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RISMEDIA, May 13, 2011—A new rule from the Federal Trade Commission that aims to protect home owners from mortgage relief scams may impact real estate professionals who represent clients involved in short sale transactions. Several hundred REALTORS® learned more about the new rule and its impact on their business at the “Risk Management and License Law Forum” during the REALTORS® 2011 Midyear Legislative Meetings & Trade Expo in Washington, D.C. this week.

National Association of REALTORS® General Counsel Laurie Janik overviewed the FTC’s Mortgage Assistance Relief Services rule, which took effect on January 31, 2011. The goal of the rule is to protect distressed home owners from mortgage relief scams and ensure that people who provide counseling, advice and other services to troubled home owners are indeed providing a benefit for the fees they charge. The rule bans all upfront fees for renegotiating mortgage terms and mandates that certain disclosures are made to consumers if a short sale is negotiated with a lender on their behalf or when advertising short sales experience.

“As the leading advocate for home ownership, NAR supports efforts to ensure that mortgage assistance relief services truly benefit consumers,” says Janik. “Nevertheless, NAR has some concerns about the rule and its application to real estate professionals involved in short sales transactions. We are working closely with the FTC to clarify several aspects of the rule in relation to real estate professionals when they are performing traditional real estate functions in a short sale transaction.”

The rule is primarily directed at companies that offer loan modification services to consumers, but it also may impact real estate professionals who represent clients involved in a short sale transaction, especially when advertising short sale negotiation services or other short sale expertise; communicating with a consumer about a possible short sale before the listing agreement is executed; negotiating a short sale on behalf of a consumer; or arranging a short sale negotiation for a consumer. The rule only applies to residential real estate transactions.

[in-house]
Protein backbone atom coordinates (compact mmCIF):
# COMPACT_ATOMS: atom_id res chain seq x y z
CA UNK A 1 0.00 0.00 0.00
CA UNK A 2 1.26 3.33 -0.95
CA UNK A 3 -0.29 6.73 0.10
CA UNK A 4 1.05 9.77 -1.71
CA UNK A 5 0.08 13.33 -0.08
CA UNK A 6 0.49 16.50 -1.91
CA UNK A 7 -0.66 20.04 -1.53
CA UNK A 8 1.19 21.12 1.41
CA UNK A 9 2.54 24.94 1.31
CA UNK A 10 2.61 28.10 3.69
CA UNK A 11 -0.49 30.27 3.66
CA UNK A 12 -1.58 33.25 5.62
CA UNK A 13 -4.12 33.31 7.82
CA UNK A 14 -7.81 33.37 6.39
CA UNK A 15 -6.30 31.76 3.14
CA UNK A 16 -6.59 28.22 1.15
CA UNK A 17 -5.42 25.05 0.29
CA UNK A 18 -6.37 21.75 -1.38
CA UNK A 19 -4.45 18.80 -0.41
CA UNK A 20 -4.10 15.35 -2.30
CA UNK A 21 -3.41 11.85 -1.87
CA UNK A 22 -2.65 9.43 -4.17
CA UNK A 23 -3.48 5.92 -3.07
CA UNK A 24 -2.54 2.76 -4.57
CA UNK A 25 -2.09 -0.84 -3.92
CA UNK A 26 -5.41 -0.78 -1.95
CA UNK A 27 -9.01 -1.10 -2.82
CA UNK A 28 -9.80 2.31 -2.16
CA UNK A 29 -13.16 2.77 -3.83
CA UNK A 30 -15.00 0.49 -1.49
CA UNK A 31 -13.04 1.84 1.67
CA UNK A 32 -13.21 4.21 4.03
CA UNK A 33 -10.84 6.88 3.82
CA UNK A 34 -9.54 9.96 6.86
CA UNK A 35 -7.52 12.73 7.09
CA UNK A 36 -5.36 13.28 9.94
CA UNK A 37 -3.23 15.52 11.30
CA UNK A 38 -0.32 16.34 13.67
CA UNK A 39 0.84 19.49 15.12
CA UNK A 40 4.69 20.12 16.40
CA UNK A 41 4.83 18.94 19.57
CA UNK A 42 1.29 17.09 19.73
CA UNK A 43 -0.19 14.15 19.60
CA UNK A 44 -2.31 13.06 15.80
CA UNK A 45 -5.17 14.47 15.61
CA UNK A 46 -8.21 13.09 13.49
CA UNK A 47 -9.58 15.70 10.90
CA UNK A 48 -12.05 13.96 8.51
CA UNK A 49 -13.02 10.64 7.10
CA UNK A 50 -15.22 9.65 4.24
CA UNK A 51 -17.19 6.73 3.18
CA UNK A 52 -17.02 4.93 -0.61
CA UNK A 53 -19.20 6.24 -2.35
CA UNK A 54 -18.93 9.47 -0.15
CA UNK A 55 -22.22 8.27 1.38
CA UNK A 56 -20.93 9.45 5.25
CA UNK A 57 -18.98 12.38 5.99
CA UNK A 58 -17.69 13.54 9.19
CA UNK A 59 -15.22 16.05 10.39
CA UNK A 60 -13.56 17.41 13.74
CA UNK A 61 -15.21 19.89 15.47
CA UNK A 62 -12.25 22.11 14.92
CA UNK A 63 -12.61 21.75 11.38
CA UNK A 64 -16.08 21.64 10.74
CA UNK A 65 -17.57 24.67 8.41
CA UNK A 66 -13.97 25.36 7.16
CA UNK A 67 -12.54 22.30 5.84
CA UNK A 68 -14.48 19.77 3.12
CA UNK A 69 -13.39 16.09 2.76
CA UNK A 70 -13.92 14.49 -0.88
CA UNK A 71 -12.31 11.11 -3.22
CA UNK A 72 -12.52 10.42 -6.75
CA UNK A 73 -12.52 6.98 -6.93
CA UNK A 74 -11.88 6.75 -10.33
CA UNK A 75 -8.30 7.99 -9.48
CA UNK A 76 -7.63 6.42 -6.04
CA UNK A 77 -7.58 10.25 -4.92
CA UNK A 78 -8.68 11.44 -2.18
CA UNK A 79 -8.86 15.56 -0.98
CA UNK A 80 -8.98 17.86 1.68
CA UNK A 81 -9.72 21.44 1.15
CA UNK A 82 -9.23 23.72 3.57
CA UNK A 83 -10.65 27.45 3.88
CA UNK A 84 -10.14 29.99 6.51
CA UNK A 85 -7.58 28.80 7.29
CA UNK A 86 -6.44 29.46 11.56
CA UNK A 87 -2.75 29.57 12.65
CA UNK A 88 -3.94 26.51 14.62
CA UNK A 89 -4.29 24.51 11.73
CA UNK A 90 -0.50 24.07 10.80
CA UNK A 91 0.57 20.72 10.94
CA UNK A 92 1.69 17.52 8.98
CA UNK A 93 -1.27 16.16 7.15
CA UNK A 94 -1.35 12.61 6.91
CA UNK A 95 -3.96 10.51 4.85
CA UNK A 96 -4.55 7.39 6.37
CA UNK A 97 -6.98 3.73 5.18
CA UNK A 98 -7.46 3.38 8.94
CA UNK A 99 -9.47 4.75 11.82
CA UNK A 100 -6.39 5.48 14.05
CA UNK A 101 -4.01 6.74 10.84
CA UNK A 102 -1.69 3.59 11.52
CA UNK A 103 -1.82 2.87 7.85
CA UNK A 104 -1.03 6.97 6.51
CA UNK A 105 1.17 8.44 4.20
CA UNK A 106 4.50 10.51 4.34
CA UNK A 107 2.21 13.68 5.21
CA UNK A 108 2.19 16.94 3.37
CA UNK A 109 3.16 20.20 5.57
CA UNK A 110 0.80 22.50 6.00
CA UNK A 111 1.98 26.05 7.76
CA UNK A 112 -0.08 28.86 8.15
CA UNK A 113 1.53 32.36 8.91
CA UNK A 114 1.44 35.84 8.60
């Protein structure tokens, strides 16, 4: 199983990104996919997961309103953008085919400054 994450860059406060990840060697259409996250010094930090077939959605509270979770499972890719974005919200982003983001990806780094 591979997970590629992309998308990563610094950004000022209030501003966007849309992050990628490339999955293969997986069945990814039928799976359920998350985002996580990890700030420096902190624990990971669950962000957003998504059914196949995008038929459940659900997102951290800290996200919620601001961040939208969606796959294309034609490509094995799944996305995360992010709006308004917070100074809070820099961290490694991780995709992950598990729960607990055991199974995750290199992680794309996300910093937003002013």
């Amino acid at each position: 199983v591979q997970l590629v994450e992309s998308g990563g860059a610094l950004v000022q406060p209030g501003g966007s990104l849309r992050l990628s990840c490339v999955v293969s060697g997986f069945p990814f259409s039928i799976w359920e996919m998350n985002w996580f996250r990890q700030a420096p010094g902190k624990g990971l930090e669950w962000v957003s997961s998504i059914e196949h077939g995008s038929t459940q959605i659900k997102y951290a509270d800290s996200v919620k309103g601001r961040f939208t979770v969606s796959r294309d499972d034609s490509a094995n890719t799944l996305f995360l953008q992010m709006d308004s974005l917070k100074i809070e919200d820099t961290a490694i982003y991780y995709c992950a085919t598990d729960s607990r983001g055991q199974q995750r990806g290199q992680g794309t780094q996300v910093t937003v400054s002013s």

In the meantime, REALTORS® must already be complying with the rule by not taking any upfront fees and using specific disclosure language. The rule necessitates when and how the disclosures must be presented to consumers and that they are made clearly.

Currently, there are three types of disclosures that a real estate professional may need to present to consumers. A real estate professional now needs to include a clear and prominent disclosure in all commercial messages that advertise their short sale services.

Second and third disclosures are required by real estate professionals before they begin mortgage assistance services on their client’s behalf and at the time they present their client with the lender’s short sale approval letter.

“NAR is discussing with the FTC some language in the second and third disclosures and well as some other requirements found in the MARS rule. The FTC is considering possible options to help make the rule more applicable to a real estate brokerage,” says Janik.

For additional information and updates on the MARS rule, visit